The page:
Storage phase. In the case of a toaster, no emissions would occur during this stage. However, emissions would occur if products were stored in a fridge or a freezer.

Transport to consumer’s place.

Usage phase. Carbon emissions from the average amount of energy used by the toaster over its lifetime are attributed to the toaster’s carbon footprint.

Disposal phase. Depending on how the toaster is treated after its end-of-life stage, its carbon footprint would be affected differently. Although disposing of the toaster in a landfill would not result in any carbon emissions, remanufacturing the product or recycling or reusing its parts would result in a lower carbon footprint, since those treatment actions would spare the carbon emissions from producing a new toaster.

The carbon emissions from each stage of the toaster’s life cycle are estimated on a per unit basis. In product life cycle analysis, the unit is a functional one, such as “a single toasted slice of bread” in order to allow comparison between the footprints of different products. The carbon footprint of a toaster would therefore be expressed in kg-s CO2-equivalent/single toasted slice of bread.  Back to Top

Benefits for Business

Companies who perform carbon footprint assessments of their products gain several benefits:

Marketing Advantage

Green Marketing - BagMarket demand for life cycle analysis has been growing over the last decade. As a result, a separate ISO Life Cycle Assessment standard (14067) was developed specifically for the evaluation of product carbon footprints, in addition to two other standards with the same purpose: the British PAS 2050 and the international GHG Protocol Product Accounting and Reporting Standard.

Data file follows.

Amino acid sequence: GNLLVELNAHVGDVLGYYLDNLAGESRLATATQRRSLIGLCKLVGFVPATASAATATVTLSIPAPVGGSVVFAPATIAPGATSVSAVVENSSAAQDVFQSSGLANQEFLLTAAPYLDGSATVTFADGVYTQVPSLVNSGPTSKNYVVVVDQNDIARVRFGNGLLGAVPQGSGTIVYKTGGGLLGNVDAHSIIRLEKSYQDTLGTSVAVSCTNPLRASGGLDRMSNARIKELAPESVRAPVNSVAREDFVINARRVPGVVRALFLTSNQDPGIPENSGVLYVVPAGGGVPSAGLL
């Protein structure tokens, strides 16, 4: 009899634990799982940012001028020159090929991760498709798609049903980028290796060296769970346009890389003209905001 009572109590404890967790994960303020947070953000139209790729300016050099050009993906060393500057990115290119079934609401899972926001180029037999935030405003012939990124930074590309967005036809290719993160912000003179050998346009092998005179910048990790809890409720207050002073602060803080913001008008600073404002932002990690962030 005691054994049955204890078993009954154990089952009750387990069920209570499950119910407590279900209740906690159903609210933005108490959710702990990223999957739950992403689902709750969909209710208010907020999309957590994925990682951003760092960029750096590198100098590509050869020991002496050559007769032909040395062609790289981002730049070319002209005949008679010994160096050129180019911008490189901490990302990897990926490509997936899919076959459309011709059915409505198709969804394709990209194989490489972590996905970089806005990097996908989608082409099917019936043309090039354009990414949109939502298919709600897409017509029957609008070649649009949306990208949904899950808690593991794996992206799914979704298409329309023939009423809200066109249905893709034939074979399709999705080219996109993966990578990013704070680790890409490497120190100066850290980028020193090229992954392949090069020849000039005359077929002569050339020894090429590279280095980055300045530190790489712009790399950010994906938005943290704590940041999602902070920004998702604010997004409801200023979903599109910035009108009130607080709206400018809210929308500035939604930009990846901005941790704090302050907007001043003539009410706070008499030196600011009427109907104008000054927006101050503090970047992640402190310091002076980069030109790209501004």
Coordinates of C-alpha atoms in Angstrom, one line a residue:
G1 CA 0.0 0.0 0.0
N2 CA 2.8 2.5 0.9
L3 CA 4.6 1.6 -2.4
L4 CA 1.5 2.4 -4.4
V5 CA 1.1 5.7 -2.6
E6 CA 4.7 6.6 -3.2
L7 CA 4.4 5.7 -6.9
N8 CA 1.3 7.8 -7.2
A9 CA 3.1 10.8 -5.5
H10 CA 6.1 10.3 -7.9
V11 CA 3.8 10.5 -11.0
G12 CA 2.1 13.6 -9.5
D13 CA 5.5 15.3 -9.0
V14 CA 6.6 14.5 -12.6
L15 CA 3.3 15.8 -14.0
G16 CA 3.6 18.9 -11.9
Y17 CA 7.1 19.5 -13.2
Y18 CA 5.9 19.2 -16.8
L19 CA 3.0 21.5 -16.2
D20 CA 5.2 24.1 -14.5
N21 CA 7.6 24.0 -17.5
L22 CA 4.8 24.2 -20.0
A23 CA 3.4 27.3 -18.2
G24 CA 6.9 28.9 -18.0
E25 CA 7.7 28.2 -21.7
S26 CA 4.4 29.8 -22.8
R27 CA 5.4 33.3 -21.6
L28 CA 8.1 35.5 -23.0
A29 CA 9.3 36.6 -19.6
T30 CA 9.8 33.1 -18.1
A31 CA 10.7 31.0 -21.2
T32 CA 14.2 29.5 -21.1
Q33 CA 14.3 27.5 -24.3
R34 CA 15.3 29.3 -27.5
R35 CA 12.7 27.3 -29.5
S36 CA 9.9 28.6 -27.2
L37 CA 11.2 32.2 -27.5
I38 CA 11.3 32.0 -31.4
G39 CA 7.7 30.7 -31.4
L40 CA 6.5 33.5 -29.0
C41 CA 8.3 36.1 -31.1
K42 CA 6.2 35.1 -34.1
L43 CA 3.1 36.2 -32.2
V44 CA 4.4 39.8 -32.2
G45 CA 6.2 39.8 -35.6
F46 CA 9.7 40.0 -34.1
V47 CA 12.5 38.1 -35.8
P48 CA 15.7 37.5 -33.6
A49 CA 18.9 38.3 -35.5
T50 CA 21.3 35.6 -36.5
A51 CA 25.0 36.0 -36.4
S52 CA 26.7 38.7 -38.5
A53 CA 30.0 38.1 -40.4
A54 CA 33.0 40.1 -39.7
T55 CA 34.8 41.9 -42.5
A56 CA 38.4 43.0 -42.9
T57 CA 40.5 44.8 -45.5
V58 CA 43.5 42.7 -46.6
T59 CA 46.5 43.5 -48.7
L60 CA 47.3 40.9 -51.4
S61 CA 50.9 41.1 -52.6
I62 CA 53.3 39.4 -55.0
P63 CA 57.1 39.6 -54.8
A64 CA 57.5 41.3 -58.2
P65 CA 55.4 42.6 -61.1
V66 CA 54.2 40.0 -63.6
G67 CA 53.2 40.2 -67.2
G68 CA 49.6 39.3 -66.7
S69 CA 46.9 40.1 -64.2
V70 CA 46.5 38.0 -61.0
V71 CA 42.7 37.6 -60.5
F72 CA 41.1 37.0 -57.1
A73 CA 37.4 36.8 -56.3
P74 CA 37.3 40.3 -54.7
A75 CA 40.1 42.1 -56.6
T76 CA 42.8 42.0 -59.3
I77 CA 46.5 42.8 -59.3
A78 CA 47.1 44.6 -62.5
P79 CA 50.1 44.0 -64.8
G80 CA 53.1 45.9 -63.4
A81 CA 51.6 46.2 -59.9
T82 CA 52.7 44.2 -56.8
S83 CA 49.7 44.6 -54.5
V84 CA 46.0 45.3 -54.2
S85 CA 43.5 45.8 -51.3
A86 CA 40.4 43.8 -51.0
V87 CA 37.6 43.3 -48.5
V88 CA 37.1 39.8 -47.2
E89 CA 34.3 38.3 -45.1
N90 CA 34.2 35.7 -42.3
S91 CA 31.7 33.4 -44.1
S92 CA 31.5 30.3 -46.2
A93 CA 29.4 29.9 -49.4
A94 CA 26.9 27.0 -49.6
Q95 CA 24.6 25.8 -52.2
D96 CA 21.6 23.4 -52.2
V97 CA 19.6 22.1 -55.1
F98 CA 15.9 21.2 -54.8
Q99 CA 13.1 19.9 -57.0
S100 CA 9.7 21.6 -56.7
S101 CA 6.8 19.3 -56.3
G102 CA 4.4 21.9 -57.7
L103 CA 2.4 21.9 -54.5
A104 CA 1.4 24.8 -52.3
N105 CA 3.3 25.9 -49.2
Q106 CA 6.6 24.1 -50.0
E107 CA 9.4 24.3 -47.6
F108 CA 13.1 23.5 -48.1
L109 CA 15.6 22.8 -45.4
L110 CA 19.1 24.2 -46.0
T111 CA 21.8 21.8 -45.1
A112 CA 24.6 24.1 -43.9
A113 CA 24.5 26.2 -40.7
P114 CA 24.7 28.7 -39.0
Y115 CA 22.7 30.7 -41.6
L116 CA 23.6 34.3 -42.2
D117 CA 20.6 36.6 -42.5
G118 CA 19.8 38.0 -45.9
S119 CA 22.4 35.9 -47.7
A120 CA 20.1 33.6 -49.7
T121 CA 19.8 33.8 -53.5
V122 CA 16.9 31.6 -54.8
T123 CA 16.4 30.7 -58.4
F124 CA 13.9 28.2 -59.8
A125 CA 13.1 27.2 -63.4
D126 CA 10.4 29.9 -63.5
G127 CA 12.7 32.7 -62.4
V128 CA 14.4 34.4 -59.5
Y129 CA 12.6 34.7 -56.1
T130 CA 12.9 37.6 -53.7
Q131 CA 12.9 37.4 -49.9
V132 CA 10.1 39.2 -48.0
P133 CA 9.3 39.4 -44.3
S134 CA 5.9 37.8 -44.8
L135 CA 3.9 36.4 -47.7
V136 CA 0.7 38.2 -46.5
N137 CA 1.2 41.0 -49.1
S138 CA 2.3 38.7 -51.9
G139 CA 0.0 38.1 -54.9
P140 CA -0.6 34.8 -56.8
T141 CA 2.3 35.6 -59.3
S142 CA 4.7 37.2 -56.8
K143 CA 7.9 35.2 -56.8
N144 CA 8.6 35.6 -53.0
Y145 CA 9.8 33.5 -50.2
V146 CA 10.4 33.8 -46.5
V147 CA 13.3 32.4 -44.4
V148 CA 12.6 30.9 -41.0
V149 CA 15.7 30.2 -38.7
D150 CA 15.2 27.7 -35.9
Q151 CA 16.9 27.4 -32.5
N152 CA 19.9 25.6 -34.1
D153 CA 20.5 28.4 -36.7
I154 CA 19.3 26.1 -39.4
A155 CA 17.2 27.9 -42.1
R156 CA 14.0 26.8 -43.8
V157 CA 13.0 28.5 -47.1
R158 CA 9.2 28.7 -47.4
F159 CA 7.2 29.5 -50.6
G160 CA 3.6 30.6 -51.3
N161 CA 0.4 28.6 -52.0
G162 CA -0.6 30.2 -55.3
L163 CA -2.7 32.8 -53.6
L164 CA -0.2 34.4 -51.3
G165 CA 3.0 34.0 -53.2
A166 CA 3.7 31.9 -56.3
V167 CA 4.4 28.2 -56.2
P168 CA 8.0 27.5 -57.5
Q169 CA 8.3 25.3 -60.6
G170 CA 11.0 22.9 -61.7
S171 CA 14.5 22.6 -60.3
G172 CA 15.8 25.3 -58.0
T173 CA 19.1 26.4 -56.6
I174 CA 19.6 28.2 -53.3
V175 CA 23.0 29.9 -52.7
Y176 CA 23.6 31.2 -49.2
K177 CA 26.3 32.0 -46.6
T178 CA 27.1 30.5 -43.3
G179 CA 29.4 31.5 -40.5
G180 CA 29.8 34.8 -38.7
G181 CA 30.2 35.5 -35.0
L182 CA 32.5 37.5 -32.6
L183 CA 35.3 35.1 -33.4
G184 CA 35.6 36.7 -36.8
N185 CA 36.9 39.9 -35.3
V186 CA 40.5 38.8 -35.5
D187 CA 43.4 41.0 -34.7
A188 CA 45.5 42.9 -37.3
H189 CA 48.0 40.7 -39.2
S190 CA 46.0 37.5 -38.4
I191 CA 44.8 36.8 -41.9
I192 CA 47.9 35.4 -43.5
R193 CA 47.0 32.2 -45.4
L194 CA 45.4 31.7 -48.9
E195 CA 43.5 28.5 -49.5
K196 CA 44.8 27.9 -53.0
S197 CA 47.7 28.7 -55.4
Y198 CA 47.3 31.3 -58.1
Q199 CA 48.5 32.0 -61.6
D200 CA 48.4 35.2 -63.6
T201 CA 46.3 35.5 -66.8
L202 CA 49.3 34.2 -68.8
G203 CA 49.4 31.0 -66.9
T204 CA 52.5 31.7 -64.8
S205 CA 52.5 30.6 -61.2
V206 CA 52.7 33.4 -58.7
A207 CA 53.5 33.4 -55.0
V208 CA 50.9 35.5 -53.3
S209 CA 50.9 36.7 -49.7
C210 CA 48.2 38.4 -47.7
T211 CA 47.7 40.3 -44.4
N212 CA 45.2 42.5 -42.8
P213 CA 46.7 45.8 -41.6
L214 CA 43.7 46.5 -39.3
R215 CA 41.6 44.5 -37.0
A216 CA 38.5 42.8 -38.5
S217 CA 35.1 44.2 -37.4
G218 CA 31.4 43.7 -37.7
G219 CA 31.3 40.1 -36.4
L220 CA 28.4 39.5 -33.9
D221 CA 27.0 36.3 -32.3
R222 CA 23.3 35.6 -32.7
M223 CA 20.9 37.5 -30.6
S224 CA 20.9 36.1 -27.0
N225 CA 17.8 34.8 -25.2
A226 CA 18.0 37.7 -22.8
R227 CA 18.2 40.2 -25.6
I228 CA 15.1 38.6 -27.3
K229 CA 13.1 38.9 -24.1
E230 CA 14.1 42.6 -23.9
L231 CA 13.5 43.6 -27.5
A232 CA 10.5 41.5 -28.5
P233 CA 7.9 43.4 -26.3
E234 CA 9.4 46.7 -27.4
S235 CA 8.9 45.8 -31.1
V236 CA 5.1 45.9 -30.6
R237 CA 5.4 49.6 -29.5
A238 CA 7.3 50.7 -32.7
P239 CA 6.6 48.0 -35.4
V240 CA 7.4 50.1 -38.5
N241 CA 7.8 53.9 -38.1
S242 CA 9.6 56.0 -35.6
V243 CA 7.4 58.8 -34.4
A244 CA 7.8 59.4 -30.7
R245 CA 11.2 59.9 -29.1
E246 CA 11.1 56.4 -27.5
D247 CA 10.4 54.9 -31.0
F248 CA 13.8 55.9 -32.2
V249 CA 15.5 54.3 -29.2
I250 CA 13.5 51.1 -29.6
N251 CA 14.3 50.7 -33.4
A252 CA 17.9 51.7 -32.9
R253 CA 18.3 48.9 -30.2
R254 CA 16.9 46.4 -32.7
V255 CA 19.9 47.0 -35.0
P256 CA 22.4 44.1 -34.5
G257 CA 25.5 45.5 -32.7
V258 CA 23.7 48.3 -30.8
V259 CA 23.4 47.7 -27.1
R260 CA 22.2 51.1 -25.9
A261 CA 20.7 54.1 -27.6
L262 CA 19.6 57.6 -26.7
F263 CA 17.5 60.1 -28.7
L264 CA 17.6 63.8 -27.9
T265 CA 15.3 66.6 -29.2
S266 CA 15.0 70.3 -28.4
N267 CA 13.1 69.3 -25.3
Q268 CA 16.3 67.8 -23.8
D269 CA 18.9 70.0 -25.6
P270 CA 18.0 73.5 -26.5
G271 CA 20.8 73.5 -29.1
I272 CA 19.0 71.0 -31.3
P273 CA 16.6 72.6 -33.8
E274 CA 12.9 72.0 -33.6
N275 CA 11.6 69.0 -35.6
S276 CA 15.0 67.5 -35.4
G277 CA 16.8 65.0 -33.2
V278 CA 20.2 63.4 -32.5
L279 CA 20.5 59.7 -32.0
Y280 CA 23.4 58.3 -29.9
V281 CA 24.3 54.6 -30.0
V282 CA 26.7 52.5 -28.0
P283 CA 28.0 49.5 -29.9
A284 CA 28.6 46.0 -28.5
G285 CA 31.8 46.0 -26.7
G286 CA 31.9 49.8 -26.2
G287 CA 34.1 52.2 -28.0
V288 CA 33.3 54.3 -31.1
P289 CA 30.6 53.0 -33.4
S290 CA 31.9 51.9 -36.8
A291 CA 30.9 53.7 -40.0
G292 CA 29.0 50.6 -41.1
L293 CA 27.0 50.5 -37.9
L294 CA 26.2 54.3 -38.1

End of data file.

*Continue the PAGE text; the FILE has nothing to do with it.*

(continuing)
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72% of consumers in the EU and 80% in the UK demand that carbon footprint labels on products become a mandatory measure (based on a survey of over 26 500 respondents)[1]Eurobarometer (2009). Europeans’ attitudes towards the issue of sustainable consumption and production. [pdf] Available at: http://ec.europa.eu/public_opinion/flash/fl_256_en.pdf [Accessed 1 December 2014]. It was also found that that the environmental impact of products is equally as important as the price to 45% of EU consumers, equally as important as quality to 47% of EU consumers, and more important than price to 25% of EU consumers (based on a survey of 25 568 respondents)[2]Eurobarometer (2013). Attitudes of Europeans towards building the single market for green products. [pdf] Available at: http://ec.europa.eu/public_opinion/flash/fl_367_en.pdf [Accessed 3 December 2014]..

table 1